In time for the holiday season, but before there’s any measurable snow in the forecast, Arlington officials have unveiled a new snow plowing map intended to track snow clearing activity in the county.
The map is the successor to a previous online snow cleaning map — which didn’t work correctly, caused confusion following a blizzard in 2016 and was ultimately removed from the county website.
The new map is not perfect, County Manager Mark Schwartz acknowledged during a presentation at Tuesday’s County Board meeting, but should prove useful and reflects an “innovation culture” in county government.
The map does not represent whether a street is clear of snow, but instead shows snow plow activity down to the street level. It also links to Arlington’s traffic cameras.
The map is not currently active and will have other limitations during snow events. It displays data on a 15 minute delay, for instance, and will not reflect activity by plows contracted by the county to respond to major snowfalls.
County officials touted other snow response changes during the meeting, including the use of new electric salt spreaders, which are said to be easier to use and maintain while also being more environmentally friendly than the old gasoline-powered spreaders.
The full Arlington County press release about its Winter 2019-2020 initial snow preparations is below, after the jump.
The 2019-20 forecast is for a near-average winter, but Arlington always prepares for the extremes. After several weather-related records fell this summer, the County looks to avoid any surprise from the cold.
New Year, New Tools — Watch the Plowing Remotely
When heavy snow does arrive, Arlington residents will be able to follow the response comfortably from any preferred screen. An online storm response map will be deployed in near real-time, showing plow activity across the County based on data sent directly from trucks in operation. Each pass on a roadway will be represented by a line that increases in thickness the more times a truck passes, indicating expanding areas of concentrated plowing activity.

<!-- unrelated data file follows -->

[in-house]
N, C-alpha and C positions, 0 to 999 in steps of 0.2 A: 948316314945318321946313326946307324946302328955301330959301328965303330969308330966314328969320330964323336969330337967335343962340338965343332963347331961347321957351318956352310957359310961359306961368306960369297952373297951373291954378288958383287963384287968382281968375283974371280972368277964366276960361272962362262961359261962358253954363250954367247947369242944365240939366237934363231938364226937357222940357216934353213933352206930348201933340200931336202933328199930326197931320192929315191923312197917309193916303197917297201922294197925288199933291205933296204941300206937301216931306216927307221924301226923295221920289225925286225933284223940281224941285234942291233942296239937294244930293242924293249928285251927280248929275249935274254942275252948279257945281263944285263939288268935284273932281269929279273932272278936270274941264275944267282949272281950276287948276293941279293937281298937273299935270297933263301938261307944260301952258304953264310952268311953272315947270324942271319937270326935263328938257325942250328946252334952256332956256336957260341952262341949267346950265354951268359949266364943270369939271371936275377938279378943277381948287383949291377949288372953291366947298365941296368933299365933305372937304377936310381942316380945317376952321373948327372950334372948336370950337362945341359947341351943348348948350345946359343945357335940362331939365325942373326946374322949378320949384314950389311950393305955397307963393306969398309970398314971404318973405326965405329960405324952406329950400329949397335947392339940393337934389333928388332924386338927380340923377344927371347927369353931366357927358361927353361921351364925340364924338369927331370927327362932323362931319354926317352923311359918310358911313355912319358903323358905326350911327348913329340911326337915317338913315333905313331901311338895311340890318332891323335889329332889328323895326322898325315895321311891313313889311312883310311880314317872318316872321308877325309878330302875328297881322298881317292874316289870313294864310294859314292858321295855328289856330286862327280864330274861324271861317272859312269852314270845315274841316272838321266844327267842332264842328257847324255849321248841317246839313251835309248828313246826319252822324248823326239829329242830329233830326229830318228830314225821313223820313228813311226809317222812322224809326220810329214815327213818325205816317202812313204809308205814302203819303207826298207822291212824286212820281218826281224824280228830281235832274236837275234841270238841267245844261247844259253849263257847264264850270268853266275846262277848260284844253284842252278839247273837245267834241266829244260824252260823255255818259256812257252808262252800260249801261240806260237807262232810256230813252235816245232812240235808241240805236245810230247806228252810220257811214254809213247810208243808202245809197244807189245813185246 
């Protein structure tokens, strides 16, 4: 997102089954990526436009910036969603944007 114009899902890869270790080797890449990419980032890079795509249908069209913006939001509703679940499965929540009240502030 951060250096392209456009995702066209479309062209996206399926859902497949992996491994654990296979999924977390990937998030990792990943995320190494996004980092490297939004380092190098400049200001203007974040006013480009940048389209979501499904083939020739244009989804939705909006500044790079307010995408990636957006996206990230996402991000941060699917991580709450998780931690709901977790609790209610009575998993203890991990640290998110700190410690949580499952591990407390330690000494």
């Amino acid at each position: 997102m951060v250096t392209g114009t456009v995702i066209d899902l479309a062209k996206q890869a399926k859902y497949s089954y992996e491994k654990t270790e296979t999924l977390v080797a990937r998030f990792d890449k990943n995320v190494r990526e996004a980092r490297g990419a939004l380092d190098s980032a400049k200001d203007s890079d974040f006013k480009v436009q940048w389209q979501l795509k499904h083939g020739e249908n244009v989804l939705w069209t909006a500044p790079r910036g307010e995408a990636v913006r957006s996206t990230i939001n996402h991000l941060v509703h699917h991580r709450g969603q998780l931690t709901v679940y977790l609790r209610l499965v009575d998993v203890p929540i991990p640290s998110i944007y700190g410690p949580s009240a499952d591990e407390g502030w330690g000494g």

A predictive, informative tool, the map will not declare roads “cleared” or “passable” — just that crews are on the job, deployed in a host of neighborhoods and making progress. The County’s live-streaming traffic cameras are also incorporated in the map for a bird’s-eye view. Regardless of progress in snow fighting tools, motorists should always use caution traveling during and after a storm.
Residents reporting specific concerns through the County’s well-known online Snow Issues Form will now be able to upload a photo of trouble spots, helping crews and dispatchers more quickly locate the issue.
Arlington County recently took responsibility for Boundary Channel Drive near the Pentagon and I-395. Keep in mind, the new storm response map will not show response efforts on roadways maintained by the Virginia Department of Transportation, including Washington Boulevard and Lee Highway. See the state roads maintained by VDOT in Arlington.